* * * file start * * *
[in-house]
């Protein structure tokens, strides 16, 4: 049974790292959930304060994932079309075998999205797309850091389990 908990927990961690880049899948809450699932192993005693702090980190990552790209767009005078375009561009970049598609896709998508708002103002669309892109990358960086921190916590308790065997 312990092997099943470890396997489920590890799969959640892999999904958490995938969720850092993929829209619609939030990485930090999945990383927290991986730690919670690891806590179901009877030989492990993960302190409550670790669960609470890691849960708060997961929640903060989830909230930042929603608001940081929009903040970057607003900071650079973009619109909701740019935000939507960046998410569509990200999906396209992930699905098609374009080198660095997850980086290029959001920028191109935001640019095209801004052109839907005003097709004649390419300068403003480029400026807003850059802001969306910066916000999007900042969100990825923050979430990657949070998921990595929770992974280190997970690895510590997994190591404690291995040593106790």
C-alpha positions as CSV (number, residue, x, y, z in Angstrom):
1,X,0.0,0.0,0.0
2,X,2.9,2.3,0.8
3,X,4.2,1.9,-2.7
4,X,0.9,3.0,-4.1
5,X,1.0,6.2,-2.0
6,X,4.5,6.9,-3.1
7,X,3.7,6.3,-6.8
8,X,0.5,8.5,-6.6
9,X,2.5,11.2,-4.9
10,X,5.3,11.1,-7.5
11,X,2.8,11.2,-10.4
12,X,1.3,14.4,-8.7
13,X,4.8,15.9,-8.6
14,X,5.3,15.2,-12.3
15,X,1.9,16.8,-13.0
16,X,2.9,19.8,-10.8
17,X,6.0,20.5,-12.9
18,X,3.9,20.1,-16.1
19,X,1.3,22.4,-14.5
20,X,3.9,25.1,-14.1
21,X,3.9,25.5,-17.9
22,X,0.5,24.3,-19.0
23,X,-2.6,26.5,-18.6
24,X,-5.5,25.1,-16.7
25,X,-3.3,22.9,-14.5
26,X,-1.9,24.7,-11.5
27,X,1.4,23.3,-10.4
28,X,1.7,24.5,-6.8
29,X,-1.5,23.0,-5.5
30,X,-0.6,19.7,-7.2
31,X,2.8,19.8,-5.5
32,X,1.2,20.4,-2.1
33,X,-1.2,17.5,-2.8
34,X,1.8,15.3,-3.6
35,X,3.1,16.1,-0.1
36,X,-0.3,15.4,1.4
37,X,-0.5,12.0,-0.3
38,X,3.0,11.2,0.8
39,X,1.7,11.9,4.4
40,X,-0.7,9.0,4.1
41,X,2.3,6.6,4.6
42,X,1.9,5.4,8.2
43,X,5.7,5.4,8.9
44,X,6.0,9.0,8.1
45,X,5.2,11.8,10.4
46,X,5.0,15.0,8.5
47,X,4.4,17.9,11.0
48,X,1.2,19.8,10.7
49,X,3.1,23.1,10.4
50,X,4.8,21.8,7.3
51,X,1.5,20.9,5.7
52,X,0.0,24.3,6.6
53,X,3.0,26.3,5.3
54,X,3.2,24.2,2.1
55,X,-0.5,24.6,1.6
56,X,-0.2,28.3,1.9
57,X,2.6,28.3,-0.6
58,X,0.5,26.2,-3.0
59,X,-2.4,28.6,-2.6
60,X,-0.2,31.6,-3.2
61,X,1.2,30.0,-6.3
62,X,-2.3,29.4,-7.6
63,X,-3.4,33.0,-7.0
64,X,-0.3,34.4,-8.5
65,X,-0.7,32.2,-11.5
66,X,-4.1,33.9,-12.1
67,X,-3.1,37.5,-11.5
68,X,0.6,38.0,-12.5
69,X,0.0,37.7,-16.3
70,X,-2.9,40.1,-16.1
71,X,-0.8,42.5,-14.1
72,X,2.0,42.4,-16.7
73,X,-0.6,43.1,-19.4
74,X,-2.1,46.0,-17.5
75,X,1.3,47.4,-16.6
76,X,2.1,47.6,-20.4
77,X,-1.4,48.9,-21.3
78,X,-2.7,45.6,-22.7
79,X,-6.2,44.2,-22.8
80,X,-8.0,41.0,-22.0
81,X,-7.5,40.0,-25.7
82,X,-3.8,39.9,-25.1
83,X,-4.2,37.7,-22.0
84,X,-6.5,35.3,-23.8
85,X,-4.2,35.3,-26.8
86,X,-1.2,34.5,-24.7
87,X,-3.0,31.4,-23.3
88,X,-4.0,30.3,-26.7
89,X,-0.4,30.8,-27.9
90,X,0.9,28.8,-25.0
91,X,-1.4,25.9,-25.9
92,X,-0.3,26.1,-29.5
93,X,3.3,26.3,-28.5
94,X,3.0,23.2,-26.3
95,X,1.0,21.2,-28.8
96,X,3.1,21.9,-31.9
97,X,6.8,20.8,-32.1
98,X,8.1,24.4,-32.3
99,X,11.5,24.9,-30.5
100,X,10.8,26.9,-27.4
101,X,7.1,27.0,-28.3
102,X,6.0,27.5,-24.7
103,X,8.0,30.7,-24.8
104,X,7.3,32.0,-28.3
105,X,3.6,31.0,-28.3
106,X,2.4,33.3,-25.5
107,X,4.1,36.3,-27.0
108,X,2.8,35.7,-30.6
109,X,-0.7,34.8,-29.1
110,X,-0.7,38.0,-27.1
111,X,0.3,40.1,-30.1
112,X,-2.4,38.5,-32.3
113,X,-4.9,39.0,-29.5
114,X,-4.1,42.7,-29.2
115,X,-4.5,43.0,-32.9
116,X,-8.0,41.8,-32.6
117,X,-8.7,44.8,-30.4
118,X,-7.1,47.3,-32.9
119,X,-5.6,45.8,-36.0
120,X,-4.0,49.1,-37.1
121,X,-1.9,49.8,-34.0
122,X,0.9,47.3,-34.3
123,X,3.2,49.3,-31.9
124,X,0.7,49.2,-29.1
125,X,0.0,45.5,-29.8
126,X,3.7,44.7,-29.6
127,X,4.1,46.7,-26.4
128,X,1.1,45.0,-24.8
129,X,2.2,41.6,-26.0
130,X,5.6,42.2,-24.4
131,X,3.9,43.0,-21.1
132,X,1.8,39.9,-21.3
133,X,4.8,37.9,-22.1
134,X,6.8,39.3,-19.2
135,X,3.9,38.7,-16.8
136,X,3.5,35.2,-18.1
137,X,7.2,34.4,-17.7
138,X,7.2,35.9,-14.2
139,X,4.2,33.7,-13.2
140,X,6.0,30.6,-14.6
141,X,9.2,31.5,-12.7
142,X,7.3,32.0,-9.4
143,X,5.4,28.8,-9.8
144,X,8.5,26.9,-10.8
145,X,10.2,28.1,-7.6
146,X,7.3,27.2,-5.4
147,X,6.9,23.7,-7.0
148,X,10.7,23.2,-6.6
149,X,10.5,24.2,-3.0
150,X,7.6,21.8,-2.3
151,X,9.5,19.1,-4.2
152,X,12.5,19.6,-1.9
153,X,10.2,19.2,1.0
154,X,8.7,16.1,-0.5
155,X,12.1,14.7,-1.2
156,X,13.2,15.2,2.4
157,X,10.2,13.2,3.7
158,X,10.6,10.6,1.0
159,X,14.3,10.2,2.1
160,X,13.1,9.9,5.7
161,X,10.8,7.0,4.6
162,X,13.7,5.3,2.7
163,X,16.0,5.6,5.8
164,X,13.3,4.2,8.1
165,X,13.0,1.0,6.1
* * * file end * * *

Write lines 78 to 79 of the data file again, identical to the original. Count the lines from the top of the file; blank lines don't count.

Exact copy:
75,X,1.3,47.4,-16.6
76,X,2.1,47.6,-20.4